8. What is next on the horizon for you?
I am hopeful that I can finish an often-abandoned novel this year. It is a sort of thank you note to the people who became my friends during my travels. As often happens when you want to thank someone, it can be hard to find just the right words. This is where I am stuck now.
Thank you so much Paige for sharing your thoughts. It was great getting to know more about you. My favourite line is, “I want to be faithful to “young Paige” as I keep writing and remain optimistic.” We all need to be faithful to our young selves.
Check out the book http://www.amazon.com/The-Nice-Thing-About-Strangers/dp/0692590781
The Facebook page: https://www.facebook.com/thenicethingaboutstrangers/?rc=p
A couple of weeks before Christmas, my Spanish publisher, Pablo Solares Acebal, arranged a school visit in Villaviciosa, a small village in the province of Asturias, in Northern Spain. This was my first school visit in Spain and it was a remarkable experience. I read from my bi-lingual book, Pig on Trial/Cerdito a juicio to the grade one and two classes. The children and teachers had limited English skills, so I read the English side of the book and Pablo read the Spanish equivalent. The children greeted me with enthusiasm and loved the story. They asked great questions and were eager to learn about my life in Canada. The book is a medieval tale set in rural Europe which the kids enjoyed as Villaviciosa is in a very rural part of Spain. The best dairy products come from Asturias. Since some of the children live on farms they were delighted to know that I grew up on a farm in Canada. One young man introduced himself and informed me he was from New York and could speak English very well.
I was given a tour of the elementary school, Colegio Publico Maliayo by the Head Mistress (or Principal as we would call her in Canada). The students were learning about the Olympics and had created displays of various countries that have hosted the Olympics over the years. They were proud to show me the display of the Montreal Olympics in Canada. Don´t you just love those beavers!
The school was laid out very similar to Canadian elementary schools. I was pleased to see there was a well stocked library. Cerdito a juicio is now in it as well.
I was treated very well by the friendly staff and students at this school. The students were a delight. There was much cheering and clapping from them when I said muchos gracias and wished them Felize Navidad. They made me feel like a rock star! I am now on their website http://cpmaliayovillaviciosa.jimdo.com/
I really appreciate Pablo Solares for arranging this great opportunity.
Since we were in the area, hubby and I decided to explore. I´ll tell you about our time in Asturias in the next post.
I hope your new year has started out well!
Pictures taken by myself and Daniel Solares
It is my pleasure to welcome Sally Cronin as my special guest. Sally has a daily blog covering a variety of subjects close to her heart including writing, health and music, which is apply called Smorgasbord – Variety is the Spice of Life. Sally is a generous person who shares blog posts and promotes other writers. Please check out her site and say Hello. Her Christmas grotto has some wonderful gift ideas.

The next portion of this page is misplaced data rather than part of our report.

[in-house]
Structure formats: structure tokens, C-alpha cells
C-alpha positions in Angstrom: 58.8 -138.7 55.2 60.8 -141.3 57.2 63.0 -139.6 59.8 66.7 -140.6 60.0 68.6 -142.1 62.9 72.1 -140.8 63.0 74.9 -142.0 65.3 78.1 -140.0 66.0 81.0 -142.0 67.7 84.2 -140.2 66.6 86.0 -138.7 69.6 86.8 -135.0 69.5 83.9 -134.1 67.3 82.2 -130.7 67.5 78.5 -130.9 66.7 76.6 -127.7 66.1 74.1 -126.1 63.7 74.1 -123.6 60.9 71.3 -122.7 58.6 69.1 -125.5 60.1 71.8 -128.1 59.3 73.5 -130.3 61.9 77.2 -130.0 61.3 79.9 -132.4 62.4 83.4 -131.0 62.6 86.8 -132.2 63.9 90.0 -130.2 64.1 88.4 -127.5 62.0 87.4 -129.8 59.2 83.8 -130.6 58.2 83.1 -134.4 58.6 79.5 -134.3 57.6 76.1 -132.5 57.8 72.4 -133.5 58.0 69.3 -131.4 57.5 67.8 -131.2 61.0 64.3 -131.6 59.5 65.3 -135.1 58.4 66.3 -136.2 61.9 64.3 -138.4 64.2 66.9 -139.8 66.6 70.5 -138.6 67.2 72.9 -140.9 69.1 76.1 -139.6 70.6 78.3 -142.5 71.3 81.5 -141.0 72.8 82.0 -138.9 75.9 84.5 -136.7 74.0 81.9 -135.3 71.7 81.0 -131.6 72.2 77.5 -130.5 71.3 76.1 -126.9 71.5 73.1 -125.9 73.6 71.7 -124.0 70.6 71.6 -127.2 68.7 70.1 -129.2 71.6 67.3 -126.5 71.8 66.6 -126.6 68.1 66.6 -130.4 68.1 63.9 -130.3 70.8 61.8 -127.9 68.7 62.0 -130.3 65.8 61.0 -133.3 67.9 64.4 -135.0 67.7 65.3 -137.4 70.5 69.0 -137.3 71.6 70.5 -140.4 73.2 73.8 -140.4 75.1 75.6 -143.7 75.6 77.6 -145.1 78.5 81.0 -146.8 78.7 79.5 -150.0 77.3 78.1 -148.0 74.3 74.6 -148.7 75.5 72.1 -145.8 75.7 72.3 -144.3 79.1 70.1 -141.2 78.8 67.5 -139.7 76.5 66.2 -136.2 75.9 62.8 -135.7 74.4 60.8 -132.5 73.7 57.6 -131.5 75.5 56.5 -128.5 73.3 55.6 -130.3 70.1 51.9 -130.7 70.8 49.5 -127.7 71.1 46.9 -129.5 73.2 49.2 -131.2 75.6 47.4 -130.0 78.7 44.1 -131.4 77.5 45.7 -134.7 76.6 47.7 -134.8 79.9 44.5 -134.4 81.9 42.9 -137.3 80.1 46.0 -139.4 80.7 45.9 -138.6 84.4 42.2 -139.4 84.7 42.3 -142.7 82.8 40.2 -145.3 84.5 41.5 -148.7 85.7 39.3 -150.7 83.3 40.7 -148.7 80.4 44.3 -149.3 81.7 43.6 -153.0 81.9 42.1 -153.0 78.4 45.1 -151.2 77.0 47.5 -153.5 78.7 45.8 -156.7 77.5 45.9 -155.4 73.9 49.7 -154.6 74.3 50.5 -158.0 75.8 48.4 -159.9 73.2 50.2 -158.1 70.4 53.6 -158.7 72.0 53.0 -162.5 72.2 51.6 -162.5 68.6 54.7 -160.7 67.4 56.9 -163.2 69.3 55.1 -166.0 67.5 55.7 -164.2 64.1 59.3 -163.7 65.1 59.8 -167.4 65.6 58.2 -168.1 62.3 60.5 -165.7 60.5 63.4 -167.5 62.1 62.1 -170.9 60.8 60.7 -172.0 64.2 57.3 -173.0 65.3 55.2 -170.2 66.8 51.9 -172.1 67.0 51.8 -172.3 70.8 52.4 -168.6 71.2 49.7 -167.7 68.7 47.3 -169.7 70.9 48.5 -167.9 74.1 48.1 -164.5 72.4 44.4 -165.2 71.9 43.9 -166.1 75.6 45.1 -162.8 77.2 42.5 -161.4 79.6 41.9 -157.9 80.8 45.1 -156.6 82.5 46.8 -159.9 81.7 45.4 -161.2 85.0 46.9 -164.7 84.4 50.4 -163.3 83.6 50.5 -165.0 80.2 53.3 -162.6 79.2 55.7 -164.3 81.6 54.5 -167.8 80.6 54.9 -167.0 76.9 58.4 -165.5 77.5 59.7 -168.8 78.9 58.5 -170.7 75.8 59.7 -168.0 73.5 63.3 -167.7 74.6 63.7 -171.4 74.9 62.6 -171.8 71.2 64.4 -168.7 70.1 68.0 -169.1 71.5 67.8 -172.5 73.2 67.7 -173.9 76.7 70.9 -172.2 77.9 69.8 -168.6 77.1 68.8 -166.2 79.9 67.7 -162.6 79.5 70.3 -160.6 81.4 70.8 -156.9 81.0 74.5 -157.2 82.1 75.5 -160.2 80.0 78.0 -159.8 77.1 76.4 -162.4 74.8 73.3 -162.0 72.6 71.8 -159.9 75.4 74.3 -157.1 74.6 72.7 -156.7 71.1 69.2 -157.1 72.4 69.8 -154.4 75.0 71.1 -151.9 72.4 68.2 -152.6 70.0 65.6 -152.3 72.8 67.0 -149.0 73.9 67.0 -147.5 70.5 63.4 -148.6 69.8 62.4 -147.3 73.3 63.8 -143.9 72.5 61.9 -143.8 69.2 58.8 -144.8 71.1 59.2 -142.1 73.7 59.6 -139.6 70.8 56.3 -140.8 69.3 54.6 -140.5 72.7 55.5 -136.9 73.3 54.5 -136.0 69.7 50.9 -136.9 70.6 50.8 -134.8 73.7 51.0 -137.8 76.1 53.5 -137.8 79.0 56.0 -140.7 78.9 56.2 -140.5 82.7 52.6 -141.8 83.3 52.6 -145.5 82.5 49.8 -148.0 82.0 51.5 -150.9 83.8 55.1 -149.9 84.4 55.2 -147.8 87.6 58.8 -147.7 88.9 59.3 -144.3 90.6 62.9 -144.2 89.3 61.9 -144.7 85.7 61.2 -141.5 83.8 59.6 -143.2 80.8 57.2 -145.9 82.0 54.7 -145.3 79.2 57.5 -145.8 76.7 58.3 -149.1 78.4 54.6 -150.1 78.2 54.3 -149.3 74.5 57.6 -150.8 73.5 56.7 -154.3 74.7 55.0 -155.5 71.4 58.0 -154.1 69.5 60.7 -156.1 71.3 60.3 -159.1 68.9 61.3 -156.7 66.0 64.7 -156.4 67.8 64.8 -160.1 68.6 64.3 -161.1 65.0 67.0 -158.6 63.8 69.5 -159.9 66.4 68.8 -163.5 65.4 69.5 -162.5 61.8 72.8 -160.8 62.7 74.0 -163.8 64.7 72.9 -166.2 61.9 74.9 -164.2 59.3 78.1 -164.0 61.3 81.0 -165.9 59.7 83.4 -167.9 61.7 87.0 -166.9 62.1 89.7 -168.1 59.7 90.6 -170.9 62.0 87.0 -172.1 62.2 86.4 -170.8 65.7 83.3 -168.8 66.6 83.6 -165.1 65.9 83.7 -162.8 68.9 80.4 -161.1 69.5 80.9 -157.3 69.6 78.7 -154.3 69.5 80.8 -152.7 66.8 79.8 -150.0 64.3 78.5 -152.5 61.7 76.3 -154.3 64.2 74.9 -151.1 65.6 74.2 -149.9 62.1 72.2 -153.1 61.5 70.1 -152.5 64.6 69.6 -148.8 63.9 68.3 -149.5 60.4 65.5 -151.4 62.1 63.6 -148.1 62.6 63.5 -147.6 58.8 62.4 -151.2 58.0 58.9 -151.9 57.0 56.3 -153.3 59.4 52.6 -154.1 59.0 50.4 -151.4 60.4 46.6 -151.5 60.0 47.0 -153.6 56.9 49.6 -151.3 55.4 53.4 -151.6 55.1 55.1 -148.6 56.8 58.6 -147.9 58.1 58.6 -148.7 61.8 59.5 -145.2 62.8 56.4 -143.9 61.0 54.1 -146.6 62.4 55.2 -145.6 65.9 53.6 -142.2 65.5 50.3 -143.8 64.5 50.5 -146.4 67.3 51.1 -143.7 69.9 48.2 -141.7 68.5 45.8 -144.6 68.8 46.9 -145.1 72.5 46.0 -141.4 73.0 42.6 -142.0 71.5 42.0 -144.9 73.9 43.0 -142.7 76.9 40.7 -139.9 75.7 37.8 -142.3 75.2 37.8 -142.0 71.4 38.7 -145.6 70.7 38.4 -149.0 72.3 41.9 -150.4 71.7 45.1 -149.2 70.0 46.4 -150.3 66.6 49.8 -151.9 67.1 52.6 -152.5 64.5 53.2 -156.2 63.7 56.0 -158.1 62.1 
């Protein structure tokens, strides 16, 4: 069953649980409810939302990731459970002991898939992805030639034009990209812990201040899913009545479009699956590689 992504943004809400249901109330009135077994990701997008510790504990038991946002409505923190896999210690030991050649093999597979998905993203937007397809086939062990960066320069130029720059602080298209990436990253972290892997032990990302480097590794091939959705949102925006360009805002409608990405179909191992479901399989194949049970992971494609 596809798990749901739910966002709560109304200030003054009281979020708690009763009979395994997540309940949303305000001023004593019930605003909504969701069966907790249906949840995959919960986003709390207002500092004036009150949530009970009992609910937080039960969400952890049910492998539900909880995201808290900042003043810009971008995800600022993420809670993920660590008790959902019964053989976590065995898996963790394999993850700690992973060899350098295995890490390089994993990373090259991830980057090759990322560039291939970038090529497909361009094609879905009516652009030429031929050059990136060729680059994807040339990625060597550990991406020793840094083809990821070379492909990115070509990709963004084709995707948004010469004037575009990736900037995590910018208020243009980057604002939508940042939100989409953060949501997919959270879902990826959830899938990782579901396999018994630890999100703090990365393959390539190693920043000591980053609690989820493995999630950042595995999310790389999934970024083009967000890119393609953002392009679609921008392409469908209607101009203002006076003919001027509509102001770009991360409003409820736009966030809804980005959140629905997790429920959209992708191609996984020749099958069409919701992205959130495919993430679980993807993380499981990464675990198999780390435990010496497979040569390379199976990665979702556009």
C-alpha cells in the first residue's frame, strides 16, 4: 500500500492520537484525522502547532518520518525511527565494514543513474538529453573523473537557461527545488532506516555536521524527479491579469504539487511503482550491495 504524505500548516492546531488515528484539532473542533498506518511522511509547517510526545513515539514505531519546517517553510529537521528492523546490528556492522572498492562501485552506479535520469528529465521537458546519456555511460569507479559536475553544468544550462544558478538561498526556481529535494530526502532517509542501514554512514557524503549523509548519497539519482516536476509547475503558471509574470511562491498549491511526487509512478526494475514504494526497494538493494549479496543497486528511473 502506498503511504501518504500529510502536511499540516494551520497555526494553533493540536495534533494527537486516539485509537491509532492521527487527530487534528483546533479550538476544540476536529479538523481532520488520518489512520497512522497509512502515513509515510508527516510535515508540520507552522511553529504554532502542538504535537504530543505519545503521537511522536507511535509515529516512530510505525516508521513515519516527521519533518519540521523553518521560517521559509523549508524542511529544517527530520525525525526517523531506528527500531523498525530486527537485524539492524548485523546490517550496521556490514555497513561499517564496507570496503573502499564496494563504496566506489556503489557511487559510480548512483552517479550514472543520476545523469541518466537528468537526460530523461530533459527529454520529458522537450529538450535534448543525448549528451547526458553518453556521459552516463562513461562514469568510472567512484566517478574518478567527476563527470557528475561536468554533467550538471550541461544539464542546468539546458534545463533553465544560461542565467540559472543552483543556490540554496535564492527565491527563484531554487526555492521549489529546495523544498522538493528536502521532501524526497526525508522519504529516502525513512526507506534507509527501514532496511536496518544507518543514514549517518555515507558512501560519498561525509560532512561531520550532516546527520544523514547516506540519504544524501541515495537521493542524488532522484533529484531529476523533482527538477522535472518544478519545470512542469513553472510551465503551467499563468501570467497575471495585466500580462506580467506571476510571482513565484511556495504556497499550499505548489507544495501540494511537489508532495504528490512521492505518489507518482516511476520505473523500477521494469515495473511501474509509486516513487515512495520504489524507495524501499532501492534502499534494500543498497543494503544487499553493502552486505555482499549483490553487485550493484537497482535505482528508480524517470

Without further ado, here is the lovely and talented Sally Cronin!
Thank you Darlene for offering me the opportunity to talk about my new book and also some background on my life and those that have influenced me.
1. You have had a very interesting life Sally. Can you tell my readers a bit about yourself.
My father was in the Royal Navy and we travelled with him whenever it was possible to do so. This meant a disruptive but fascinating childhood living in Ceylon which of course is now Sri Lanka, Malta and South Africa. By the time I was fourteen I had been to seven different schools and enjoyed some amazing experiences.
After school I trained as a dental nurse but then moved through a number of industries including hospitality, retail, advertising, telecommunications and radio and television broadcasting. I have always been interested in health and nutrition so trained as a nutritional therapist nearly twenty years ago and I have worked with clients in Ireland and the UK. My own weight issues led to my first book which in turn led to forming Moyhill publishing in 2004. Since then I have not stopped writing and hope that will continue until I drop. It is one of the few jobs that you do not have an age or physical limit.
Since David and I married in 1980 we have lived in the United States, Ireland, Belgium, UK and of course currently in Spain. That has added a wonderful richness to our life and as a writer I treasure all of it.
2. Tell us about your latest book.
My latest book is Tales from the Garden. Fairy stories for all ages from five to ninety-five with the usual fairy princesses, monsters, magic and romance. As it has 80 illustrations I hope it will appeal to children and those that like to read a good bedtime story.
3. What inspired you to write this book?
We will be leaving our home for the last 16 years here in Spain once the house is sold. The garden is large and has several small areas that are mostly hidden from view. We inherited several large stone statues that we uncovered when cutting back hedges and bushes. Most are very heavy and there is no way that we can take them with us unfortunately and I decided to write stories around them. I now have a book that contains happy memories that I can take with me wherever I go.